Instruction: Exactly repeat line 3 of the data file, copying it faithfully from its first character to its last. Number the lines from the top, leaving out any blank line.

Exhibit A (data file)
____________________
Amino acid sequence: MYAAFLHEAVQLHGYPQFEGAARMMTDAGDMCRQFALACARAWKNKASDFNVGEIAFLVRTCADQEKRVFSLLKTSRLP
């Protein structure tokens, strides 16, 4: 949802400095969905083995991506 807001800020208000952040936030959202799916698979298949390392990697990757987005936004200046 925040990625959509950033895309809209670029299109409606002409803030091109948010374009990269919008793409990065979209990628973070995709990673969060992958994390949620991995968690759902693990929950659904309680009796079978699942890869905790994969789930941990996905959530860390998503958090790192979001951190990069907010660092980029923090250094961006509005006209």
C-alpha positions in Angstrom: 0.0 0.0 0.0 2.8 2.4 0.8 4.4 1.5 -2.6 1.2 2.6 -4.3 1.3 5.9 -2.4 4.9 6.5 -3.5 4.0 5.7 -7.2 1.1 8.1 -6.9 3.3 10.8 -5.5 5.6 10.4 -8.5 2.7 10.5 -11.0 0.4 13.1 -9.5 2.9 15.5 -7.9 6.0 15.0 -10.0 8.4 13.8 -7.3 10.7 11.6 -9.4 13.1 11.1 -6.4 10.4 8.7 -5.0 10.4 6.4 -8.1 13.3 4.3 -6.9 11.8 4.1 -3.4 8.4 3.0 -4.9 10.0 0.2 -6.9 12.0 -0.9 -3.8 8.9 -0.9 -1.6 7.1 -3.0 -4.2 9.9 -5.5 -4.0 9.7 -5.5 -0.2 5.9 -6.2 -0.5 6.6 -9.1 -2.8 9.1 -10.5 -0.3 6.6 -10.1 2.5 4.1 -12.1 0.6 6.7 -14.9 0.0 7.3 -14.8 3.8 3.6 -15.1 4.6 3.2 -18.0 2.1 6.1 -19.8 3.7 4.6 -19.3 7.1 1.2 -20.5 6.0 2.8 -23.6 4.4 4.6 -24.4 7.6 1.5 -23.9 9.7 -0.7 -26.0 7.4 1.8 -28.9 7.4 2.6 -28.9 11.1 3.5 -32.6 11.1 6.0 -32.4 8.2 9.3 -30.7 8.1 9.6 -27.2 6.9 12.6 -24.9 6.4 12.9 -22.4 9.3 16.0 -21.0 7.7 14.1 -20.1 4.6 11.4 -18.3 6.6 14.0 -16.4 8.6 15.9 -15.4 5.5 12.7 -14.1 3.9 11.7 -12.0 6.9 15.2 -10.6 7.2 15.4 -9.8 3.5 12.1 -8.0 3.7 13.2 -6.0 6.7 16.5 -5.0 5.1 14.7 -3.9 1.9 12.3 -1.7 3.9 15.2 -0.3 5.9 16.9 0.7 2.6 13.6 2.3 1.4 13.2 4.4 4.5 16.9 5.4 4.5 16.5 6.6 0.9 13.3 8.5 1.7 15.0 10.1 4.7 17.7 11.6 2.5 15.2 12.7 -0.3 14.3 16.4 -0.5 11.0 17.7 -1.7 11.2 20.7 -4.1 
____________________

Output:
C-alpha positions in Angstrom: 0.0 0.0 0.0 2.8 2.4 0.8 4.4 1.5 -2.6 1.2 2.6 -4.3 1.3 5.9 -2.4 4.9 6.5 -3.5 4.0 5.7 -7.2 1.1 8.1 -6.9 3.3 10.8 -5.5 5.6 10.4 -8.5 2.7 10.5 -11.0 0.4 13.1 -9.5 2.9 15.5 -7.9 6.0 15.0 -10.0 8.4 13.8 -7.3 10.7 11.6 -9.4 13.1 11.1 -6.4 10.4 8.7 -5.0 10.4 6.4 -8.1 13.3 4.3 -6.9 11.8 4.1 -3.4 8.4 3.0 -4.9 10.0 0.2 -6.9 12.0 -0.9 -3.8 8.9 -0.9 -1.6 7.1 -3.0 -4.2 9.9 -5.5 -4.0 9.7 -5.5 -0.2 5.9 -6.2 -0.5 6.6 -9.1 -2.8 9.1 -10.5 -0.3 6.6 -10.1 2.5 4.1 -12.1 0.6 6.7 -14.9 0.0 7.3 -14.8 3.8 3.6 -15.1 4.6 3.2 -18.0 2.1 6.1 -19.8 3.7 4.6 -19.3 7.1 1.2 -20.5 6.0 2.8 -23.6 4.4 4.6 -24.4 7.6 1.5 -23.9 9.7 -0.7 -26.0 7.4 1.8 -28.9 7.4 2.6 -28.9 11.1 3.5 -32.6 11.1 6.0 -32.4 8.2 9.3 -30.7 8.1 9.6 -27.2 6.9 12.6 -24.9 6.4 12.9 -22.4 9.3 16.0 -21.0 7.7 14.1 -20.1 4.6 11.4 -18.3 6.6 14.0 -16.4 8.6 15.9 -15.4 5.5 12.7 -14.1 3.9 11.7 -12.0 6.9 15.2 -10.6 7.2 15.4 -9.8 3.5 12.1 -8.0 3.7 13.2 -6.0 6.7 16.5 -5.0 5.1 14.7 -3.9 1.9 12.3 -1.7 3.9 15.2 -0.3 5.9 16.9 0.7 2.6 13.6 2.3 1.4 13.2 4.4 4.5 16.9 5.4 4.5 16.5 6.6 0.9 13.3 8.5 1.7 15.0 10.1 4.7 17.7 11.6 2.5 15.2 12.7 -0.3 14.3 16.4 -0.5 11.0 17.7 -1.7 11.2 20.7 -4.1 